Microsoft Flow - Convert AND Format DateTime from SharePoint for Australia

Using DateTime fields from SharePoint can be a royal PITA.  Here's the simplest way I've found to do a quick conversion from UTC time to AUS time.

Using Flow, when you pull dates from a SharePoint list, even if they look right in SharePoint, they come out wrong in Flow.

SharePoint Lists store DateTime values in UTC format behind the scenes in the database.  This means even if you have Regional Settings set up in SharePoint to show the correct DateTime in the list, when you pull the data out using other applications, it spits out in UTC.

We want to fix that.

The expression I use to quickly convert the timezone AND format it to the correct dd/mm/yyyy format is ConvertTimeZone().

This function expects the following information:
ConvertTimeZone(DateTimeString, SourceTimeZone, DestinationTimeZone, Format)

Here's an example I've used in an Email Action in Flow:
convertTimeZone(triggerBody()?['DateTimeFromSharePoint'],'UTC','AUS Eastern Standard …

Office 365 Groups - Quickly find the GUID of a O365 Group

Looking for the GUID for a Office 365 Group and finding it slightly painful with PowerShell?
Here's my trick for quickly finding it.
I use Microsoft's Graph Explorer: Navigate to the Graph Explorer & click the Sign-In button in left-navigationClick the 'Show More Examples' link in the left-navigationSelect 'Groups' from the right-hand popoutNow you should be able to click 'All Groups in my organization' on the left hand nav.  Use Ctrl+F in the response pane to quickly find the group and grab it's ID

Microsoft Flow - Create a Teams Message from an RSS Feed

This is a nice simple Flow that I love!  If you work with a lot of different software and want to keep up to date on the latest changes without having to save all those pesky favourites to various RSS feeds/blogs, this is for you.

The great thing about this is, when you start posting it to Teams, now everyone can see when there is an update! 

It's only 3 steps, here's how:
Create a Blank FlowAdd the Trigger 'RSS - When a feed item is published'Add the 'Data Operations - Compose' action to create a nicely formatted message to send to teamsAdd the 'Teams - Post a Message' action, select your team & channel, and put the Compose Output into the Message box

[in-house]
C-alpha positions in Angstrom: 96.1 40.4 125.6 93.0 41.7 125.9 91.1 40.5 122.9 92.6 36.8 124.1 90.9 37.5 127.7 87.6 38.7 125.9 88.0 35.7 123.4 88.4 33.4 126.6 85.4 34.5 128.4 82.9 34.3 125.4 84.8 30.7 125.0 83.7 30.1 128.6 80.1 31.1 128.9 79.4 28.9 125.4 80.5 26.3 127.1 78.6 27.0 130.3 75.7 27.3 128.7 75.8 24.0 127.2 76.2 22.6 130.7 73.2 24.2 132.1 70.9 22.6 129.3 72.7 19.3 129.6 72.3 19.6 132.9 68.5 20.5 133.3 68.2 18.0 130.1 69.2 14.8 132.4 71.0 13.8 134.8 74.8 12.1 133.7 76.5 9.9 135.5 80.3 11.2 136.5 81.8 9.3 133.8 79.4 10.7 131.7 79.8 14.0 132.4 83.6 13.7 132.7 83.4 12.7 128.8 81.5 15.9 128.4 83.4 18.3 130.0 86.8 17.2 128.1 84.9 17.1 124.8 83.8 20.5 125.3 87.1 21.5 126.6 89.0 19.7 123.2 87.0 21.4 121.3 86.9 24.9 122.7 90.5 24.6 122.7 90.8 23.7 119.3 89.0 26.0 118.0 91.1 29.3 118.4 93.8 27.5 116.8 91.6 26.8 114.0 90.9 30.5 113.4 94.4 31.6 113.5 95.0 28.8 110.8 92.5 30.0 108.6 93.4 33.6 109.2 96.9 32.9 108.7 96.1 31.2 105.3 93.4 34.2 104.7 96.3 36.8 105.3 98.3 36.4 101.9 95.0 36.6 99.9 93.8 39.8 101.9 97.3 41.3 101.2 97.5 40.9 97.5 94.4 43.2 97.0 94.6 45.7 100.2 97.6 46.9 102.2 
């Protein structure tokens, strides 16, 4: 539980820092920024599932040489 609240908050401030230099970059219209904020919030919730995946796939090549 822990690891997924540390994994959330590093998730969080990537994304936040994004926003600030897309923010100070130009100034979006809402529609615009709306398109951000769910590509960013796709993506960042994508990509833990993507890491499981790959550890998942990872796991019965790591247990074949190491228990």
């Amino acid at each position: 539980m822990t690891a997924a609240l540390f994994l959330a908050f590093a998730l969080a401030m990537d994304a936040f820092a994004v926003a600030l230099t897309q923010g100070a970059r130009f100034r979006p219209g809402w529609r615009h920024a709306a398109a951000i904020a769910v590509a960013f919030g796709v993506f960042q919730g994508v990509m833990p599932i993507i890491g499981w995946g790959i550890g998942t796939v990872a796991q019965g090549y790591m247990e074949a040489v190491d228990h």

I use this flow to keep up to date on all the latest Microsoft PowerApps news, see the screenshot below for my flow setup.

PowerApps - Building a Expanding Gallery with a Expanding Text Box

I recently built a questionnaire PowerApp for a customer.  They had a bunch of questions where the expected answers could be anything from 50-500 words. The problem was when you put too many words into a text box, it gets scroll bars. eww.

I'm not against scrollbars for a whole screen, but for text boxes, yeah no. So here's what we did!
Added a 'Blank Flexible Height' Gallery to the PowerAppConnected it to my Collection of questionsAdded a label to display the questionAdded a text box to collect the answersSet the following text box properties:Mode: MultilineHeight: 40 * RoundUp((Len(TextInput1.Text)+0.01) / 90,0)What this does40 - how tall the text box is each time you meet the character limit for one line90 - How many characters it takes to move the 40px multiplier up roundup - ensures the returned number is only ever 1 rounded number.  This means the text box grows in chunks, instead of growing with each individual character typed.+0.01 - ensures that even if the text…

Microsoft Flow - Use the Take() Function to quickly test your loops

The Take() function can be used to filter an array.  For example, if you have an Array with 1000 items in it, you can use the Take() function to only grab the first 5.
WhyOccasionally when you are building a Flow, you need to run a loop across a large array.  The loop can take hours to run depending on how many items are in the array and how many actions are in the loop.  Use the Take() function to quickly check that your loop will run successfully on a small subset of the array.
HowIn this example we are going to create an array of 10 numbers, and iterate through a subset of the array. The steps are as follows: Create an 'Initialize Variable' Action, and build an array with some values in it - here's some values for you: [1,2,3,4,5,6,7,8,9,10,11,12,13,14,15,16,17,18,19,20,21,22,23,24,25,26,27,28,29]Create an 'Apply to Each' Action and do the followingclick in the blank text box, navigate to the 'Expression' Tab and type: take()now click on the 'Dynamic …

Microsoft Flow - Apply To Each Limitation (5000 items)

Had a situation where I was pulling back 70,000 items in an array from a REST API call.  I wanted to create a SharePoint item for each of the items in an array, however the 'Apply To Each' action kept giving me the following error:

ActionFailed. An action failed. No dependent actions succeeded.
This was due to a Microsoft Flow limitation. When you are using the Free Version of MS Flow you are limited to 5,000 items in a loop.  Explained here:

I tried my best to come up with a workaround, tried splitting up the array into batches of 5,000.  All to no avail.  in the end, gave up, and saved the array of items to a CSV and saved the CSV in a SharePoint Library instead.


The only other alternative I could come up with is to grab the 'first 4999 items' from the array, which does work with an expression like this:  take(variable('array'…

Microsoft Flow - Add a 'Scope' To a Flow to Group Actions Together

If you want to be able to group actions together and minimise them in one step, you can use SCOPES.  I'm used to them being called 'Action Sets' in Nintex Workflow and constantly have trouble finding it, so as a quick personal reference here's a picture!